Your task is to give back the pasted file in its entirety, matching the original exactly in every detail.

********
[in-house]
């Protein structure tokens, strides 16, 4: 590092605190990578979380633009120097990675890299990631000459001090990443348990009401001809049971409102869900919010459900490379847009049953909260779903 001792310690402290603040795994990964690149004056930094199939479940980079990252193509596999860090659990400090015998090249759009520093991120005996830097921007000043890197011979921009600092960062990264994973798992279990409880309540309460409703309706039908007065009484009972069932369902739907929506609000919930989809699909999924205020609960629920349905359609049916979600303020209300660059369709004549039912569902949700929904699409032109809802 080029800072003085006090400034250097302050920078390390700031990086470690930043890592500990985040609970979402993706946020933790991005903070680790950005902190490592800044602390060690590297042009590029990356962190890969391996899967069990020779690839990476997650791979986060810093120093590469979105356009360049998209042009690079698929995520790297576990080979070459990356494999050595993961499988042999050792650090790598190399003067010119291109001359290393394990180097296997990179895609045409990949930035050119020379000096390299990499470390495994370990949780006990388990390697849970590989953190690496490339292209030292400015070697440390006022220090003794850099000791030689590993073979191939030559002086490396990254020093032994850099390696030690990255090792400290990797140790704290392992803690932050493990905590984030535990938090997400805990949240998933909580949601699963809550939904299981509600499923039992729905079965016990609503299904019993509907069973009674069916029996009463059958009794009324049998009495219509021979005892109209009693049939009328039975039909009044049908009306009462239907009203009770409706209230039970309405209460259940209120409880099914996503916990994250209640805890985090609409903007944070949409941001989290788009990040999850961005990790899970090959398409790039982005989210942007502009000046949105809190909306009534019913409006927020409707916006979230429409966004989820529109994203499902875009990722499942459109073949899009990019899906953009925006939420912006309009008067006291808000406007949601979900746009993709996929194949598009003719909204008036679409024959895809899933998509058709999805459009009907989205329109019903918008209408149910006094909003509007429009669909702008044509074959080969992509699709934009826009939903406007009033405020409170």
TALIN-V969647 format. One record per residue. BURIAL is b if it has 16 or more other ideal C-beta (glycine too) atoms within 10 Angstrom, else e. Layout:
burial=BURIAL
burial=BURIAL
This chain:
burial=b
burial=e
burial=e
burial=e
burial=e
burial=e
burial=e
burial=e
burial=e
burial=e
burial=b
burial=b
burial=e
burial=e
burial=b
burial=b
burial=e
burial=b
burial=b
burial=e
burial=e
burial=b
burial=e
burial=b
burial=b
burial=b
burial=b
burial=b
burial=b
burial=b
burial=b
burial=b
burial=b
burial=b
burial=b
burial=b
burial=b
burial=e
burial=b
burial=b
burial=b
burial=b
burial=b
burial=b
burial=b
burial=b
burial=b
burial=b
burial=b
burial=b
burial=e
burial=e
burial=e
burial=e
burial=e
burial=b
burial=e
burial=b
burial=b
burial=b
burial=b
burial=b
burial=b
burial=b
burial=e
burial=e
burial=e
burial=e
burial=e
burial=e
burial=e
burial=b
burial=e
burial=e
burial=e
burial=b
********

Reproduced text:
[in-house]
């Protein structure tokens, strides 16, 4: 590092605190990578979380633009120097990675890299990631000459001090990443348990009401001809049971409102869900919010459900490379847009049953909260779903 001792310690402290603040795994990964690149004056930094199939479940980079990252193509596999860090659990400090015998090249759009520093991120005996830097921007000043890197011979921009600092960062990264994973798992279990409880309540309460409703309706039908007065009484009972069932369902739907929506609000919930989809699909999924205020609960629920349905359609049916979600303020209300660059369709004549039912569902949700929904699409032109809802 080029800072003085006090400034250097302050920078390390700031990086470690930043890592500990985040609970979402993706946020933790991005903070680790950005902190490592800044602390060690590297042009590029990356962190890969391996899967069990020779690839990476997650791979986060810093120093590469979105356009360049998209042009690079698929995520790297576990080979070459990356494999050595993961499988042999050792650090790598190399003067010119291109001359290393394990180097296997990179895609045409990949930035050119020379000096390299990499470390495994370990949780006990388990390697849970590989953190690496490339292209030292400015070697440390006022220090003794850099000791030689590993073979191939030559002086490396990254020093032994850099390696030690990255090792400290990797140790704290392992803690932050493990905590984030535990938090997400805990949240998933909580949601699963809550939904299981509600499923039992729905079965016990609503299904019993509907069973009674069916029996009463059958009794009324049998009495219509021979005892109209009693049939009328039975039909009044049908009306009462239907009203009770409706209230039970309405209460259940209120409880099914996503916990994250209640805890985090609409903007944070949409941001989290788009990040999850961005990790899970090959398409790039982005989210942007502009000046949105809190909306009534019913409006927020409707916006979230429409966004989820529109994203499902875009990722499942459109073949899009990019899906953009925006939420912006309009008067006291808000406007949601979900746009993709996929194949598009003719909204008036679409024959895809899933998509058709999805459009009907989205329109019903918008209408149910006094909003509007429009669909702008044509074959080969992509699709934009826009939903406007009033405020409170």
TALIN-V969647 format. One record per residue. BURIAL is b if it has 16 or more other ideal C-beta (glycine too) atoms within 10 Angstrom, else e. Layout:
burial=BURIAL
burial=BURIAL
This chain:
burial=b
burial=e
burial=e
burial=e
burial=e
burial=e
burial=e
burial=e
burial=e
burial=e
burial=b
burial=b
burial=e
burial=e
burial=b
burial=b
burial=e
burial=b
burial=b
burial=e
burial=e
burial=b
burial=e
burial=b
burial=b
burial=b
burial=b
burial=b
burial=b
burial=b
burial=b
burial=b
burial=b
burial=b
burial=b
burial=b
burial=b
burial=e
burial=b
burial=b
burial=b
burial=b
burial=b
burial=b
burial=b
burial=b
burial=b
burial=b
burial=b
burial=b
burial=e
burial=e
burial=e
burial=e
burial=e
burial=b
burial=e
burial=b
burial=b
burial=b
burial=b
burial=b
burial=b
burial=b
burial=e
burial=e
burial=e
burial=e
burial=e
burial=e
burial=e
burial=b
burial=e
burial=e
burial=e
burial=b